In the gaze of all the community in Babylon Ezekiel was day after day to go through the motions of a person going into exile (v 4) in order to symbolize vividly the imminent exile of those who still remained in Jerusalem . "Dig through the wall in their sight." (v 5). "This was to symbolize how Tzedekiah would leave Jerusalem through a tunnel through fear of leaving openly on account of the Chaldees" (Rashi ad loc.).

The intention of Ezekiel's exercise was to arouse the curiosity of the exiles in Babylon about the meaning of his mysterious actions, and in vv 8ff God tells him how he was to answer them. "Say to them. This burden (=prophecy) concerns the prince in Jerusalem (=Tzedekiah) and all the House of Israel that are among them (= in the streets of the city)" (v 10, see Metzudas David).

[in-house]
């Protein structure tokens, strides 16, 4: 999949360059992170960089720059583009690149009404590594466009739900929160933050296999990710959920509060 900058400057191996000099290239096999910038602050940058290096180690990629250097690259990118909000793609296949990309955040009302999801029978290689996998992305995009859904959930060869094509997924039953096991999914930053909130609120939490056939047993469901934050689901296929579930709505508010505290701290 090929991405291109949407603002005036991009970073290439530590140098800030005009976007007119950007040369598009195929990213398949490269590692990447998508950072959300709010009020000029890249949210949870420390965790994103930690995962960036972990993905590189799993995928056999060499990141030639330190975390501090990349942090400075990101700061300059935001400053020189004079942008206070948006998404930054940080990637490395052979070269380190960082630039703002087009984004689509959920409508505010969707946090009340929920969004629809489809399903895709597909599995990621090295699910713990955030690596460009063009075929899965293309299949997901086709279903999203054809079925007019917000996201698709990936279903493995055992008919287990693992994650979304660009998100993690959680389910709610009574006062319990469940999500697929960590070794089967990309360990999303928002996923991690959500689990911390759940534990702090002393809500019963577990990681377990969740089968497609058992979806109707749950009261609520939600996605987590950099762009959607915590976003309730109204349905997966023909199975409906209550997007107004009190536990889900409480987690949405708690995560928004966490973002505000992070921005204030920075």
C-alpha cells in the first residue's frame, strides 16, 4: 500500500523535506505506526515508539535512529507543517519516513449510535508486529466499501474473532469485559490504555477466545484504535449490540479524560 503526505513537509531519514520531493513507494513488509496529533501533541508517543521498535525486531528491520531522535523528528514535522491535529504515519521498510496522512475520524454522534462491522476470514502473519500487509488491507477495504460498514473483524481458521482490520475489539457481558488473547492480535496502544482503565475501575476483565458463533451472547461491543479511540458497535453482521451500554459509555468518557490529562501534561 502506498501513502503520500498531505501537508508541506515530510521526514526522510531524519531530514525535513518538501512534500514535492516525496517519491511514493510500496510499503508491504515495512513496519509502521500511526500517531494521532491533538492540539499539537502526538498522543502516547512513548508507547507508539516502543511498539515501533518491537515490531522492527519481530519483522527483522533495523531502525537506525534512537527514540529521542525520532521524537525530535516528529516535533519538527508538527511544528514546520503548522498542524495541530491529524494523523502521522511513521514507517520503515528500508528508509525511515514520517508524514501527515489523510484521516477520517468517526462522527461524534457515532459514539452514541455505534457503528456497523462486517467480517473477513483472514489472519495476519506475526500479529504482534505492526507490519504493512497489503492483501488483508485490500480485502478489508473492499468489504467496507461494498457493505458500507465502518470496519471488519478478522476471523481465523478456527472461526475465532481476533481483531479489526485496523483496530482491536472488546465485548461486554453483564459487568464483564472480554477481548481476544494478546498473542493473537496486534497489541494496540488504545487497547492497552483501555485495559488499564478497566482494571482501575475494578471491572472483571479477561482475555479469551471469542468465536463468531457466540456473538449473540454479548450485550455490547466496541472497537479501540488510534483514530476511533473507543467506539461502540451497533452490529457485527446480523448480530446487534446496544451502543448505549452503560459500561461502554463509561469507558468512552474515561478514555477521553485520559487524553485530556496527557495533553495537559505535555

Six years prior to the destruction of the Temple and the capture of Tzedekiah, Ezekiel here prophesies: "My net also I shall spread upon him and he shall be taken in My snare, and I shall bring him to Babylon to the land of the Kasdim: yet he shall not see it, though he shall die there" (v 13). As he emerged from his escape tunnel, Tzedekiah was caught by Chaldean soldiers who were hunting deer (the snare). Even when he was taken to Babylon , Tzedkiah never saw it because he had already had his eyes put out in Rivlah on the way.

In vv 17-20 Ezekiel is commanded to eat and drink in the public view in the frenzied, anxious way of exiles in order once again to impress upon the people in Babylon that it was illusory to believe that Jerusalem would not fall, because very soon the remaining inhabitants would be going into exile.

Those who were living in the world of illusion wanted to believe that if there was any substance in Ezekiel's prophecies, they would only materialize in the far distant future, but in vv 21-28 God commands him to emphasize to the "House of Rebellion" that the coming catastrophe was no far-off prophetic vision, but IMMINENT.

May HaShem save us from the tribulations of the war of Gog and Magog and turn our hearts into hearts of flesh. Amen.



By Rabbi Avraham Yehoshua Greenbaum